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Friday, January 06, 2006 

South African AIDS activists sue denialists

South Africa has been a hotbed of AIDS denial, ever since President Thabo Mbeki invited noted HIV denialist Peter Duesberg and other HIV-deniers to his country to discuss "alternative" theories of AIDS. Though scientists and others (including prior president Nelson Mandela) in the country repeatedly spoke out against these ideas, they've lingered. Now, AIDS activists are taking it to the courts. In the current issue of Nature Medicine, they have a brief news report discussing the lawsuit.
Doctors and AIDS activists in South Africa have filed a joint lawsuit against the country's health minister and controversial vitamin supplier Matthias Rath as concerns mount over the government's lack of leadership amidst the country's worsening AIDS crisis.

The South African Medical Association (SAMA) and the prominent activist group Treatment Action Campaign (TAC), which together filed the lawsuit, say they aim to end the climate of what the TAC calls "politically-supported denialism" afflicting the country's fight against AIDS.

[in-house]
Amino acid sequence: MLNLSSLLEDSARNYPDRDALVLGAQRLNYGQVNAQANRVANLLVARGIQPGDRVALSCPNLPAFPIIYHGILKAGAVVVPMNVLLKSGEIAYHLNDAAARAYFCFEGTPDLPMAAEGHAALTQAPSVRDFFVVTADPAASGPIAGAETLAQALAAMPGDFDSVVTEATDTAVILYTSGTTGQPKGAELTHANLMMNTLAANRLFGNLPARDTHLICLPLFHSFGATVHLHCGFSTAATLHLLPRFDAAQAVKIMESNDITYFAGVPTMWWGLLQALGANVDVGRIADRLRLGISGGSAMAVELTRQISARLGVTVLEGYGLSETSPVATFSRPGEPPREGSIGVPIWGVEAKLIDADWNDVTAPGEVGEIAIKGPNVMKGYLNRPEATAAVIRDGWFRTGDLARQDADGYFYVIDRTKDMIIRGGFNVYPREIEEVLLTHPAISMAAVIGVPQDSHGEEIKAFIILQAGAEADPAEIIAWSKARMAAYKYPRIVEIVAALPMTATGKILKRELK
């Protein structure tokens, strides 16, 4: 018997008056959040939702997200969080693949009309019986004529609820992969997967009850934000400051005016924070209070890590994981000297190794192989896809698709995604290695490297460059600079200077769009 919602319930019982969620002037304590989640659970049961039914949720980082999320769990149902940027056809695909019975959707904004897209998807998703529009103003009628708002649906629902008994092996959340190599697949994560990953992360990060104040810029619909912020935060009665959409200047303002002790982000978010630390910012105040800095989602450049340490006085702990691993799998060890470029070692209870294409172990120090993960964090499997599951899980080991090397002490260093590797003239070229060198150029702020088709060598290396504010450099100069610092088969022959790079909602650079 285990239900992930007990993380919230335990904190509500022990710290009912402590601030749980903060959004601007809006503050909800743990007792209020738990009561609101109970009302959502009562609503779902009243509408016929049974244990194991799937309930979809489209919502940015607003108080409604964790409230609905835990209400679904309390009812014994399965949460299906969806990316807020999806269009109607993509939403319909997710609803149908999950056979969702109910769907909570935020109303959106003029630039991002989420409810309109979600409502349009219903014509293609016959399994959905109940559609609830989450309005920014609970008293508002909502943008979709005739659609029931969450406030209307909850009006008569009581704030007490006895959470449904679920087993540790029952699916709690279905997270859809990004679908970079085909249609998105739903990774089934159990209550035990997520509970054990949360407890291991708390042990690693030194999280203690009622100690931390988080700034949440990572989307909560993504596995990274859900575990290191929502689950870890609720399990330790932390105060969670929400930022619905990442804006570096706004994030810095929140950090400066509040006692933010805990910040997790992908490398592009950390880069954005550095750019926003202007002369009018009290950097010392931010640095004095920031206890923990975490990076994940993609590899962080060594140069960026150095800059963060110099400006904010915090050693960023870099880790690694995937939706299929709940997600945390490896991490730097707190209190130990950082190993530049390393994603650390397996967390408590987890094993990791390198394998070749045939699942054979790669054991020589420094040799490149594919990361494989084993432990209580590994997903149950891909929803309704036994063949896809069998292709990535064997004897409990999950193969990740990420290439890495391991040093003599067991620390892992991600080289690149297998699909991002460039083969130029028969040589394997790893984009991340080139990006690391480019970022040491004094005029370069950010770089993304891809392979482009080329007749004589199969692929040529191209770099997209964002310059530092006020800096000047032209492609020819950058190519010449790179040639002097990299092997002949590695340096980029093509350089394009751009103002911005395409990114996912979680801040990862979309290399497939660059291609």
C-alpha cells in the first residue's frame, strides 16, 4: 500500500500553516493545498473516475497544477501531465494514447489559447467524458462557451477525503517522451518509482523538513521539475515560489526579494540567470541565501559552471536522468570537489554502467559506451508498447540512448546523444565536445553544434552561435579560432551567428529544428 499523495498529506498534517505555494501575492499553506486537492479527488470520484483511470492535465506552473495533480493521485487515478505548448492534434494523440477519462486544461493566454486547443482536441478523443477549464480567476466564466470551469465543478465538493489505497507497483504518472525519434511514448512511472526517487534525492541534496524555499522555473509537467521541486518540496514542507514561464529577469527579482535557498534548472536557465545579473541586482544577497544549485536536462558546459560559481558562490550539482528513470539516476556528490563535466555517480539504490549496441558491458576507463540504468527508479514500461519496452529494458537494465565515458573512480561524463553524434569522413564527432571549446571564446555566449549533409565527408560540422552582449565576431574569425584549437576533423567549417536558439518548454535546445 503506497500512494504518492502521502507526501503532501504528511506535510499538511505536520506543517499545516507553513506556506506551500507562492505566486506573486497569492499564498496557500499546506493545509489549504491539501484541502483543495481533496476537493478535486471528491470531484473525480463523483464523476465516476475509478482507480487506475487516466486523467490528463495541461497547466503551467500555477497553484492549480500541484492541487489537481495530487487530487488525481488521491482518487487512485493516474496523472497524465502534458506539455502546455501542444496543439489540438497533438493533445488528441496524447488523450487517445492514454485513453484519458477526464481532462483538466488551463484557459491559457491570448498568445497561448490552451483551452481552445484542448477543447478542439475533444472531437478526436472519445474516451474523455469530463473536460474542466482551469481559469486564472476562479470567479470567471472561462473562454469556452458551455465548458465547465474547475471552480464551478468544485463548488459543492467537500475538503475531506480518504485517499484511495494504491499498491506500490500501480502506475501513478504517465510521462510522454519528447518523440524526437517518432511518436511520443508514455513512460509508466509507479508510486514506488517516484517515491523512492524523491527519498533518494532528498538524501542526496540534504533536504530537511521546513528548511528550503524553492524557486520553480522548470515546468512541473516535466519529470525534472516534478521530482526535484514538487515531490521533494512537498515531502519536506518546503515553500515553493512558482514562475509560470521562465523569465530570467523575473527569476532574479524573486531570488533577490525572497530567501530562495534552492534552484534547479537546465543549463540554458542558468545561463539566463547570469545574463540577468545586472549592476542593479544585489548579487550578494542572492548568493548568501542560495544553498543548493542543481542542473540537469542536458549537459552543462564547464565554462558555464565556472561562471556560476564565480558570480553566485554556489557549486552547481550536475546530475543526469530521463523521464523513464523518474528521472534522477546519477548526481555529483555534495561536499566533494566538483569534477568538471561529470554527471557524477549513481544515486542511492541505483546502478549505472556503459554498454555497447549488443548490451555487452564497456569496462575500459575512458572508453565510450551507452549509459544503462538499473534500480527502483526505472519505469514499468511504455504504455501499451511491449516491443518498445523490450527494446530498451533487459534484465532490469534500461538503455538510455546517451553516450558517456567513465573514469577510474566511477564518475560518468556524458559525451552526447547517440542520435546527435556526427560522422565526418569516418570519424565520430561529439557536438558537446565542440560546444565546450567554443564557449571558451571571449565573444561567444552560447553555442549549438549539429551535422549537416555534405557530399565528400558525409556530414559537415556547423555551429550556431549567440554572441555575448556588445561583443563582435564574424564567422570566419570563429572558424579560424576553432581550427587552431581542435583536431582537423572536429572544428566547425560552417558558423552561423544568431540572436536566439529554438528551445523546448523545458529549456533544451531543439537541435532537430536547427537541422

A key element of the lawsuit is the allegation that in at least two townships, Rath is running illegal medical trials for his multivitamins, which he markets to AIDS sufferers as an alternative to 'poisonous' antiretroviral drugs.
The lawsuit claims 5 deaths already due to this action, with reports of up to 12--while 2 people still living were found to be taking anti-retroviral drugs.

The saddest quote of the article:
A spokesman for Rath declined to speak to Nature Medicine about the case, saying he is convinced the journal is "funded to the hilt with drug money."
Man, these conspiracy theories are getting tiresome, and so hard to keep track of. Is Nature Medicine in bed with the EAC as well?

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About me

  • I'm Tara C. Smith
  • From Iowa, United States
  • I'm a mom and a scientist, your basic stressed-out, wanna-have-it-all-and-do-it-all Gen Xer. Recently transplanted from Ohio to Iowa, I've spent most of my life in the midwest (with 4 years of college spent out east in "soda" territory). My main interest, and the subject of my research, is infectious disease: how does the microbe cause illness? What makes one strain nasty, and another "avirulent?" Are the latter really not causing any disease, or could some of those be possible for the development of chronic disease years down the road? Additionally, I've spent a lot of time discussing the value of teaching evolution, and educating others about "intelligent design" and other forms of creationism. My interest in history of science and medicine is also useful as a way to tie all of the above interests together. [Disclaimer: the views here are solely my own, and do not represent my employer, my spouse, that guy who's always sitting by the fountain when I come into work, or anyone else with whom I may be remotely affiliated.]
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